Turning a setback into a comeback

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In these tough times, it’s more important than ever to support each other, and dig into the strategies that will help us overcome adversity and thrive.

That’s one of the key purposes of Power Moves, a new virtual series that aims to help women architects overcome the challenges they’re facing right now. Based on AIA’s Women’s Leadership Summit—the largest leadership event for women in architecture—Power Moves kicked off this week with the first of three powerful professional development sessions designed to help women architects build virtual networks with other women in architecture, get tips and successful tactics for overcoming professional and personal challenges, and learn key strategies to succeed in end-of-the-year negotiations.

I had the pleasure of hosting the first keynote-style webinar of the series, “Build Your Foundation NOW: Transforming a Setback into Your Greatest Comeback,” where one of the key takeaways was learning how to work through the five stages of a setback to increase productivity levels.

So what exactly are the five stages of a setback? Well, my friends, they look a lot like the five stages of grief or loss. Each of us has lost something this year: a job, a promotion, income, clients, teammates or staff, time to ourselves, time with our friends and family, travel plans and much needed vacations, and in the worst case scenarios, possibly even loved ones due to COVID-19 or other circumstances.

When we experience significant loss, we experience the grieving process. Whether we realize it or not, this process can substantially set us back or paralyze us in our personal and professional lives. We don’t experience the same level of energy that we are used to, we may not feel like ourselves, and moving forward can feel much more challenging than it normally would.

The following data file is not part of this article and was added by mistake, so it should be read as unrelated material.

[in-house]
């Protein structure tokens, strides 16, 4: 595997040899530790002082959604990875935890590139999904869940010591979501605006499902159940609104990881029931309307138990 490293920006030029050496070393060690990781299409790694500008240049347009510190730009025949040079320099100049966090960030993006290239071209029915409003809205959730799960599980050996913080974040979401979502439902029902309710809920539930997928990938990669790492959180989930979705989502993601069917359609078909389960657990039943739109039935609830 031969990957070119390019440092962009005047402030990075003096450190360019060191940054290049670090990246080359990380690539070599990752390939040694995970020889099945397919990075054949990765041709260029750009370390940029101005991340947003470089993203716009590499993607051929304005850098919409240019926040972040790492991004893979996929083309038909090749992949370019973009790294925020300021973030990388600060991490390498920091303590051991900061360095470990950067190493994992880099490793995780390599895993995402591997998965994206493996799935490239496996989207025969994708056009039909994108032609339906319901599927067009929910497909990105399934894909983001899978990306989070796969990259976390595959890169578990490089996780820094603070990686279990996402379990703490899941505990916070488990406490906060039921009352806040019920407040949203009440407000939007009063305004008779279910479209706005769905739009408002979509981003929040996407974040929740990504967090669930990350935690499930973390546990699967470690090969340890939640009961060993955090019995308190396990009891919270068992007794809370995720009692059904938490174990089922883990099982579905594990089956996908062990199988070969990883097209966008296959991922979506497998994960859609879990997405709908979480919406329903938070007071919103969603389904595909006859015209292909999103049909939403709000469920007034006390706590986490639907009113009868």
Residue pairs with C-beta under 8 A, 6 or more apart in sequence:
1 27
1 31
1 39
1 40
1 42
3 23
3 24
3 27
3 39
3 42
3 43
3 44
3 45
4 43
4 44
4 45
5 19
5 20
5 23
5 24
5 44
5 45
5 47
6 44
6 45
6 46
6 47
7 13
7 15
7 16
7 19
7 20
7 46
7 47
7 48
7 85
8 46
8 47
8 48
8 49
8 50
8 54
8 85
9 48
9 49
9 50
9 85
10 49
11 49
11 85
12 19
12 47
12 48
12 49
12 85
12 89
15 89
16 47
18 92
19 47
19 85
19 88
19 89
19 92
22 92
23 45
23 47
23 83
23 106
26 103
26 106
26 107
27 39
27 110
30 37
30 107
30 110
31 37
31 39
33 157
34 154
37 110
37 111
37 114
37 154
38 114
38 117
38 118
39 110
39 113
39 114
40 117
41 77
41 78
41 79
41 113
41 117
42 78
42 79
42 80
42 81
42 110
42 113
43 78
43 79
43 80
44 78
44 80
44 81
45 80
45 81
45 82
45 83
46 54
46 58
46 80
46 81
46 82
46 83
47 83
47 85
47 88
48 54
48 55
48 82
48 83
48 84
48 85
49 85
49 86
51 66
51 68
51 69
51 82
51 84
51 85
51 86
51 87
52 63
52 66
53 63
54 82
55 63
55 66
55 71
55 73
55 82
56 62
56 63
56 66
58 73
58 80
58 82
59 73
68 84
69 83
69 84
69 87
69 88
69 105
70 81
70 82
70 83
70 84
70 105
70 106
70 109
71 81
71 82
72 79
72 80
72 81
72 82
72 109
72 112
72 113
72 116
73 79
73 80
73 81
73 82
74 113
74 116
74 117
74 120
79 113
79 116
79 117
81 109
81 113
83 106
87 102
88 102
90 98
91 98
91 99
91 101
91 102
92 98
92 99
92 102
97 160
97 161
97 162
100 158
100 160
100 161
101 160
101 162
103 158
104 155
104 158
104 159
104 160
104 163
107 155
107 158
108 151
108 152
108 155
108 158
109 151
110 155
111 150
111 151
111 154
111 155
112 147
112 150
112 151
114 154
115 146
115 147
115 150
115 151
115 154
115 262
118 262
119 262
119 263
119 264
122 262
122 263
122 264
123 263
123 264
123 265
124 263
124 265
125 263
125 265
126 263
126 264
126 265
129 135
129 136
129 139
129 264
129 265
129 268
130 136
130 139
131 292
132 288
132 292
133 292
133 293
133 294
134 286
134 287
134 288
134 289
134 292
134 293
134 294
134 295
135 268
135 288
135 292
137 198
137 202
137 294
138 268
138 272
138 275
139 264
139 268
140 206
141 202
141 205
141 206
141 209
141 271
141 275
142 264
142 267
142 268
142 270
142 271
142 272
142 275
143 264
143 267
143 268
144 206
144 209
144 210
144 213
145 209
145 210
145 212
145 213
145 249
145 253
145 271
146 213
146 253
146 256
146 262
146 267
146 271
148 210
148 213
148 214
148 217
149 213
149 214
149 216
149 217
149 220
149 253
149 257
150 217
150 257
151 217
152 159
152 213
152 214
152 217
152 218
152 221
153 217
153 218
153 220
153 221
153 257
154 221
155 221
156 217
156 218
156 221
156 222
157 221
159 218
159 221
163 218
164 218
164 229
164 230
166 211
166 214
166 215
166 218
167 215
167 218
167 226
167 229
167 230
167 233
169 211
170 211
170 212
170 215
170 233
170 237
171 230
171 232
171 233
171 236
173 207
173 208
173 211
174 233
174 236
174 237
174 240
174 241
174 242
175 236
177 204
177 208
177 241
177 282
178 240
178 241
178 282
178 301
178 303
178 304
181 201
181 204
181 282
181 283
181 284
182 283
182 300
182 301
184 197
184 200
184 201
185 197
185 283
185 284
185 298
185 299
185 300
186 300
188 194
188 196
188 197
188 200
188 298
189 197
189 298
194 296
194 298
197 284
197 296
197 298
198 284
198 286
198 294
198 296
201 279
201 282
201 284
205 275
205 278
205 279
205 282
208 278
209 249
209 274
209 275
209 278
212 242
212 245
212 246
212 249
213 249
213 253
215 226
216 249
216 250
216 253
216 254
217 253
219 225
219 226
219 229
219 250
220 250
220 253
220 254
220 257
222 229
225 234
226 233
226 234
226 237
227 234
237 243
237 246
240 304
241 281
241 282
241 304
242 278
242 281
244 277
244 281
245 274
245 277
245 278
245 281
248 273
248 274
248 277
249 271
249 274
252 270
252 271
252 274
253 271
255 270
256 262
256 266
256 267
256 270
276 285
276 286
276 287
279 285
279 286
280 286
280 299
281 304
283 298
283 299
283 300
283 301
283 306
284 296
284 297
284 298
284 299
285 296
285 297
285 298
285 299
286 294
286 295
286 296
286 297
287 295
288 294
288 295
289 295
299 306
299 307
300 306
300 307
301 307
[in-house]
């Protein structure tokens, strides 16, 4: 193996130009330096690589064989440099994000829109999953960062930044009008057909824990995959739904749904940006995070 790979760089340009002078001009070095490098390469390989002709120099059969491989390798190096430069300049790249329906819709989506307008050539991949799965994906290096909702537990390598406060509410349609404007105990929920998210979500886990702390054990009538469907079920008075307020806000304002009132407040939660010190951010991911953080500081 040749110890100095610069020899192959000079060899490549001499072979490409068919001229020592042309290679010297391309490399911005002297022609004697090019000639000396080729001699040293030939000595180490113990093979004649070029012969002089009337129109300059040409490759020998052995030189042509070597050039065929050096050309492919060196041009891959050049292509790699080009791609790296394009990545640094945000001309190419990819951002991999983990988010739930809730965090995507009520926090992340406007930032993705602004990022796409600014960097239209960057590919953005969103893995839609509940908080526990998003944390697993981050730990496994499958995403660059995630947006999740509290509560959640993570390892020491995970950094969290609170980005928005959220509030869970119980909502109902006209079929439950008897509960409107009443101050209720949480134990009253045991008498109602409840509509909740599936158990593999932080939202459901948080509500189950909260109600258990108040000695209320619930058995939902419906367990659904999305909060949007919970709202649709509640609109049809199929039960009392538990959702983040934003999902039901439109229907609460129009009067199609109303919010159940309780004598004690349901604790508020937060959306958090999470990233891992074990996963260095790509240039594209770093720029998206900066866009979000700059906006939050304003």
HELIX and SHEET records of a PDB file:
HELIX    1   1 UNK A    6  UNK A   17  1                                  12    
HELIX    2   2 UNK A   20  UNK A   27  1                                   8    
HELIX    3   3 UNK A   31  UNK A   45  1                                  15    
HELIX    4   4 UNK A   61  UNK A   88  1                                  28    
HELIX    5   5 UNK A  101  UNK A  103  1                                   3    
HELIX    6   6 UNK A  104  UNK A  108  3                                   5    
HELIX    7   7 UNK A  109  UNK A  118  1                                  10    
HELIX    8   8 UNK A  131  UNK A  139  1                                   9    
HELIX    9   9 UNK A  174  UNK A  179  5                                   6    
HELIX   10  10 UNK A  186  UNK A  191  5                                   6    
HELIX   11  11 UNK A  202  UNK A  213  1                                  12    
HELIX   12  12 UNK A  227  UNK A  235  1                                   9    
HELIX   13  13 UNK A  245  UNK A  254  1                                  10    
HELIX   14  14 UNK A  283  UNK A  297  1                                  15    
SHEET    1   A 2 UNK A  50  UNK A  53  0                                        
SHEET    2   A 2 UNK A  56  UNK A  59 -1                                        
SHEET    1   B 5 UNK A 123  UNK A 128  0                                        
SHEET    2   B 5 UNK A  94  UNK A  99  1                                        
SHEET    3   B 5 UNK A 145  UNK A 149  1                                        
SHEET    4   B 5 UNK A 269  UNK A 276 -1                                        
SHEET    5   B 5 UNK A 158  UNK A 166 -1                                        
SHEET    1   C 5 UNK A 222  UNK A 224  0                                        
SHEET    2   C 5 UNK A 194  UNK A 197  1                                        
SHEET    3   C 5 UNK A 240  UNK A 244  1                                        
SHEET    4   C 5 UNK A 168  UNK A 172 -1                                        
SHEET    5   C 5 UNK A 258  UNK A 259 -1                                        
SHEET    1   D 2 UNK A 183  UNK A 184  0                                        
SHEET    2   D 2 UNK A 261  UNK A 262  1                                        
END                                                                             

Here are the five stages of grief, loss -- or, in this case, a setback -- and how you can work through them strategically:

Denial

The Setback: In the first stage of a setback, we are in a state of shock. Think back to when the global pandemic first began or when you first realized that you were losing something important or meaningful to you. Did you believe it was really happening? Did you think that the pandemic discussion was being blown out of proportion? Were you feeling overwhelmed by the idea that life might change drastically in a very short amount of time?

The Comeback: If you’re in this state right now, assess the landscape. Read the room and observe what is really happening versus what is assumed or based on fear, not fact. The more you are able to objectively observe the reality of the situation, the sooner you will advance to the next stage of a setback.

Anger

The Setback: The second stage of a setback is one in which we reflect on what is happening to us. We feel regretful of our decisions to do - or not do - something that would have put us in a better position, and we likely ask the questions, “why me?” or “why now?”

The Comeback: In this stage, it is important to assess what is in your control and what is not. What are you responsible for, and could you have really predicted that a disruptor was coming? The answer is likely no. Being able to identify the areas in which you were unable to change the course of your future without knowing what would come your way is the best way to find peace in knowing that you made the right decisions for you, based on the information you had at that time.

Bargaining

The Setback: The third stage of experiencing a life-changing setback is a tricky one. During stage three, we decide to try to manipulate or change reality to make it something more appealing or acceptable to us. At this time, we may attempt to negotiate with the universe, higher powers, or even with ourselves. We say things like “if only the pandemic ends in two months, I’ll be okay,” or “I promise to do this if you just do this one thing for me.” The sticky part of this stage is that though we’re trying to change our current situation, the truth is that we have little to no control over the enormity of the crisis: in this case, a global pandemic.